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    @JorgeCórdoba The catch here is that we only ever see any of the requirements given around the process of joining. I don't think there's any canon mentions of a world being kicked out for non-compliance.
    – Machavity
    Aug 6 '21 at 13:02
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    Happy to have non canon answers to (I.e. novels) Aug 6 '21 at 13:06
  • @JorgeCórdoba exactly. Other examples could be, do Federation worlds have to accept immigrants from other Federation worlds? So if Bajor joins, does that mean that any old Andorian or human or whatever can just buy a ticket and settle on Bajor and the local government can't send them back? Does the Federation tax its member worlds? Is this based on some sort of per-capita system, so planets with larger populations pay more? Is it based on economic output? Does each world pay the same amount? Aug 6 '21 at 21:29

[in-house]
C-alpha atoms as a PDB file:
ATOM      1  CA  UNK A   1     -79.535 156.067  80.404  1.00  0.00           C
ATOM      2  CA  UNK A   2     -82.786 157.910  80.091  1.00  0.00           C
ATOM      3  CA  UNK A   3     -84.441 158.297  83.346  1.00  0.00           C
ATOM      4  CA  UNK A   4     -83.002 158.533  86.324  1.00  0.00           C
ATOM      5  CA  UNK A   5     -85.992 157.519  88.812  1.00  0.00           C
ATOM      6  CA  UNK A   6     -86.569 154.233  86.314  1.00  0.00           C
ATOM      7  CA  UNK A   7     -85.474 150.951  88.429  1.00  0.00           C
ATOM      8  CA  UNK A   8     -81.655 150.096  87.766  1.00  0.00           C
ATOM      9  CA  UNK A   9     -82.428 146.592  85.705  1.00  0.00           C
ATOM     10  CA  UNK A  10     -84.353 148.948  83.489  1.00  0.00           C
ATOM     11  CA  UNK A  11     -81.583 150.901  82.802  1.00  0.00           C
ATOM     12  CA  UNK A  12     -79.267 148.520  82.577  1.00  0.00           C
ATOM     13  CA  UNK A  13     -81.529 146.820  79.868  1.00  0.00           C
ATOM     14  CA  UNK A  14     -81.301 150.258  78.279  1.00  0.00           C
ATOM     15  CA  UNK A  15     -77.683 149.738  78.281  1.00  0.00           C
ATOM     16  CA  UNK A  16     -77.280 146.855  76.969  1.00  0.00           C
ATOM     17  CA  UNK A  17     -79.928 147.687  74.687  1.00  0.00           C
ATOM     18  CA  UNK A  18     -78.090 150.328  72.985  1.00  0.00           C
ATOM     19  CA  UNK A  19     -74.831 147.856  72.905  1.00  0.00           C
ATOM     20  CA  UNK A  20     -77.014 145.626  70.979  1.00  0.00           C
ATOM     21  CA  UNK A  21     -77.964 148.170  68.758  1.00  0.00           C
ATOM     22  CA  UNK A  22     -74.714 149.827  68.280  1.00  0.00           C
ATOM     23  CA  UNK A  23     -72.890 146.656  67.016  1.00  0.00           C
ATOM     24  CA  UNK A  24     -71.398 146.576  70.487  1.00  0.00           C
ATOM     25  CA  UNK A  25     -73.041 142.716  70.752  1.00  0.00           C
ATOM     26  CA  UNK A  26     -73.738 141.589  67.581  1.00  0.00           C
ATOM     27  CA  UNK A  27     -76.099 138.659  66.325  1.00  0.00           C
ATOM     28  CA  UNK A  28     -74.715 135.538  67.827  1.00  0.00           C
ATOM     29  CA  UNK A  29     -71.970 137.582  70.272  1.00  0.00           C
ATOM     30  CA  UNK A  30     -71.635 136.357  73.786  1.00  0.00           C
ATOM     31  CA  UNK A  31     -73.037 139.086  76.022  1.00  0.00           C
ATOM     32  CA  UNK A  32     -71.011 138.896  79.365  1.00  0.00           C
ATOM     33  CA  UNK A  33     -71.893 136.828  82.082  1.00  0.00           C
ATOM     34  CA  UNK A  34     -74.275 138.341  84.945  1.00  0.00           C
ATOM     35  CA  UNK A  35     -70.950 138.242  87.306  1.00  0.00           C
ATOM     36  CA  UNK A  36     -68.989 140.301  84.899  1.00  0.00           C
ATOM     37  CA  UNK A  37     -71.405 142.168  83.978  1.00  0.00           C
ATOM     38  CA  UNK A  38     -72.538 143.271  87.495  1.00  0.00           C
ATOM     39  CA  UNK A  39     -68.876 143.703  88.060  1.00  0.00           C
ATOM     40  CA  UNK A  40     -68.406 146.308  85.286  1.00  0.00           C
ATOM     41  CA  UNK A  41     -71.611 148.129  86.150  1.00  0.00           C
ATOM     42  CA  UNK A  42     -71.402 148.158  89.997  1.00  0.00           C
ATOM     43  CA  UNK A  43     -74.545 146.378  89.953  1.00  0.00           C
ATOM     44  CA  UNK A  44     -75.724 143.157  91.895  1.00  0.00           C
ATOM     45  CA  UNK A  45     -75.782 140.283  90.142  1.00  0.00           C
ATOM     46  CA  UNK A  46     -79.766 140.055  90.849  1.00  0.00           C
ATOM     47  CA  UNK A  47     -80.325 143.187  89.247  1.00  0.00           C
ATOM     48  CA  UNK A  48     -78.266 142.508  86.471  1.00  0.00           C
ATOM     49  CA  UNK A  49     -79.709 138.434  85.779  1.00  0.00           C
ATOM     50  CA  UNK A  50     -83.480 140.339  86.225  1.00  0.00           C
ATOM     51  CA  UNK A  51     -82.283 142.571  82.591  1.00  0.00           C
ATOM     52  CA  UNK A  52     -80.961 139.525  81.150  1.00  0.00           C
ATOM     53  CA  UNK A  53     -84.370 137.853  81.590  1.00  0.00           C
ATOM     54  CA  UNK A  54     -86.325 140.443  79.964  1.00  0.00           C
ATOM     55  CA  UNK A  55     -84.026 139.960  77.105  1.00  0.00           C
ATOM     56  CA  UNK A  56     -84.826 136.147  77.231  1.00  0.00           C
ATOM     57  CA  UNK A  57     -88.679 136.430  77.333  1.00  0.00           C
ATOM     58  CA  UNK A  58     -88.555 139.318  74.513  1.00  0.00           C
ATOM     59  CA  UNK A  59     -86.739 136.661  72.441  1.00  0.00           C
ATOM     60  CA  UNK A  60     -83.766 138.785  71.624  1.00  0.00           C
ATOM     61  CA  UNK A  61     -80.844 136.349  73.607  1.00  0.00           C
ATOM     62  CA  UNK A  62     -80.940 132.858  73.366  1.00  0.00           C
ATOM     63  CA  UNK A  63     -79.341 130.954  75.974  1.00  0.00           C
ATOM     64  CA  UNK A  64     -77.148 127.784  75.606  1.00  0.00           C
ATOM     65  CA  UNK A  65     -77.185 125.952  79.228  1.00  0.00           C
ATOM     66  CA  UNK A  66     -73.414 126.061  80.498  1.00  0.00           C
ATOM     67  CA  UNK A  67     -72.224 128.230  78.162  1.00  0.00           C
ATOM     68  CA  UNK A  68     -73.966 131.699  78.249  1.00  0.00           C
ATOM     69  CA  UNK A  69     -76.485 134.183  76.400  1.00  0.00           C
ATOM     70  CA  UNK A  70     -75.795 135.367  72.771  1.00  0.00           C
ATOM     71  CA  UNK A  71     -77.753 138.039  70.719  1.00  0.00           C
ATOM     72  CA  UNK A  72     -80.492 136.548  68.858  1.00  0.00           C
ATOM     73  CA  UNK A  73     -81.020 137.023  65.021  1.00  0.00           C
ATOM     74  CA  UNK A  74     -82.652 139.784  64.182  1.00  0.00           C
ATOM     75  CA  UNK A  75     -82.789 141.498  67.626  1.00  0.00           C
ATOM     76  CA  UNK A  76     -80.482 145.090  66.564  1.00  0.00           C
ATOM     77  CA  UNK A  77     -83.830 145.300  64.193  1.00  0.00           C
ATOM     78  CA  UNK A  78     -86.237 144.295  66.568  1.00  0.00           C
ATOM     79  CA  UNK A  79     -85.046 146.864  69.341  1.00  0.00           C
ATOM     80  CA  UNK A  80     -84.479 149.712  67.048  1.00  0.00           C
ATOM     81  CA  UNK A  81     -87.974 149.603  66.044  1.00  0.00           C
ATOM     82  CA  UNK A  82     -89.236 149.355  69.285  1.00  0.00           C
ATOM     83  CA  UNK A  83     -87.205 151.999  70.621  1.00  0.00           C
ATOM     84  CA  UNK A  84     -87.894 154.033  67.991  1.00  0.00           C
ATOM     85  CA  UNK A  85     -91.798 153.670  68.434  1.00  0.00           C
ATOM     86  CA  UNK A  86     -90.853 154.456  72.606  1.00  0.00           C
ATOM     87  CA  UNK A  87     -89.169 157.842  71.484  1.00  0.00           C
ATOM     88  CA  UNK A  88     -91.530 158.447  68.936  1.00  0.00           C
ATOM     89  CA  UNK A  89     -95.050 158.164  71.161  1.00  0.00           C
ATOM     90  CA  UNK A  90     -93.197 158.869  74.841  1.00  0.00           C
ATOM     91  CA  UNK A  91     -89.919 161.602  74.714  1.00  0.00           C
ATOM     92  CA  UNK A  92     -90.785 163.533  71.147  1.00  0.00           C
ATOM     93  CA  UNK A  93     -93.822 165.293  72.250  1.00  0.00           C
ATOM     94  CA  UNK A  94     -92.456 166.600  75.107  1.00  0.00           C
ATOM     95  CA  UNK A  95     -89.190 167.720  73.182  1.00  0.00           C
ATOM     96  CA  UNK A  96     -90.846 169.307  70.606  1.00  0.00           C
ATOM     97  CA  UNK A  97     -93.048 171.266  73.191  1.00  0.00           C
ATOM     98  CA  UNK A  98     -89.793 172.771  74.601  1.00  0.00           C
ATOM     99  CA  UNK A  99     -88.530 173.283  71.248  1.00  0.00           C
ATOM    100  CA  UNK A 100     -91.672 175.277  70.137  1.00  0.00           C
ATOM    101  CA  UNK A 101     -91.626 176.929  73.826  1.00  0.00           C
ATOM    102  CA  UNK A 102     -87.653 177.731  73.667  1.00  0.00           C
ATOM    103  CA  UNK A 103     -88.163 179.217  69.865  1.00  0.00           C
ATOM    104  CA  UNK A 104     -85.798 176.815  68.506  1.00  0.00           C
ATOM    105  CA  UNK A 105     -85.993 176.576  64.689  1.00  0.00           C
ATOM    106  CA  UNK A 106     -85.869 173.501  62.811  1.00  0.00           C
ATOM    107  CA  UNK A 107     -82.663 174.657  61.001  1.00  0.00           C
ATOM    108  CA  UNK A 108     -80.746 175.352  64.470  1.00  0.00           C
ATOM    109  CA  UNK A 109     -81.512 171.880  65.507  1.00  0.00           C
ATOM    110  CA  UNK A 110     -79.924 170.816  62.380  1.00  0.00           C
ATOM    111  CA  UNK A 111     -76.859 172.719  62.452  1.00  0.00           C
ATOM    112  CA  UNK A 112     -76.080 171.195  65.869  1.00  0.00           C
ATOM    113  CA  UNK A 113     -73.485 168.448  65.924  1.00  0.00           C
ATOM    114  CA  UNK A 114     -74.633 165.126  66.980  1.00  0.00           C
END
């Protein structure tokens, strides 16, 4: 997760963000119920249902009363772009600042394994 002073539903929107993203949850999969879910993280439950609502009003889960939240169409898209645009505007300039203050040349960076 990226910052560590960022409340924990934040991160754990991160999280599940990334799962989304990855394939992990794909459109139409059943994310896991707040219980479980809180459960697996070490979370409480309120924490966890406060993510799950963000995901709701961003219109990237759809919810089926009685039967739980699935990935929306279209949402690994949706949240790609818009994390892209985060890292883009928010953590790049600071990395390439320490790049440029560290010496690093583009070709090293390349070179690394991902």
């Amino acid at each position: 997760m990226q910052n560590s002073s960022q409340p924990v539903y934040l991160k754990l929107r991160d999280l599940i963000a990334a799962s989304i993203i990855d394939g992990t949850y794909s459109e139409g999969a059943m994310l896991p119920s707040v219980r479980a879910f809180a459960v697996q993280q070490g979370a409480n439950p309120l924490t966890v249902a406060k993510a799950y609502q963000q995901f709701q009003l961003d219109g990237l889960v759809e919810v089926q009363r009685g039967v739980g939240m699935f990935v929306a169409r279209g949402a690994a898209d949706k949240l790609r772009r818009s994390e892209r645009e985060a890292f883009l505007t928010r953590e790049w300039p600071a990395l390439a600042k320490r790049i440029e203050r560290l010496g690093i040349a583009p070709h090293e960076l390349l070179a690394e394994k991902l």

• One could also presume easier travel between Federation worlds and in Federation space. Your world is a member now and you’re a citizen now, so you can go where you please except areas restricted by Starfleet Command. Before, your world’s ships and citizens had to gain clearance from Federation authorities to pass through or land on their worlds as envoys or visitors and such. Now Federation space, including Earth itself is wide open to you and thus the possibilities and travel destinations and cultures to learn are too. Aug 7 '21 at 4:23
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There's one benefit that is expressly given:

Citizens of member worlds can attend Starfleet Academy without an endorsement.

This is important for a major point in the life of Nog. In the DS9 episode Heart of Stone, Nog wants to attend but, as a non-Federation citizen (he is Ferengi), he must get an endorsement from a command-level Starfleet officer.

In the end, this seems like not much of an actual barrier. Someone who clearly has what it takes to make it in Starfleet is likely to be able to get that endorsement, but it represents a bureaucratic hurdle that sort of delineates what it actually means to be a Federation citizen.

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    "Someone who clearly has what it takes to make it in Starfleet is likely to be able to get that endorsement," - uh, well, unless, of course, you're not among the lucky 0.1‰ who happen to personally know a command-level Starfleet officer by virtue of happening to live in a Starfleet-run installation. Aug 7 '21 at 7:23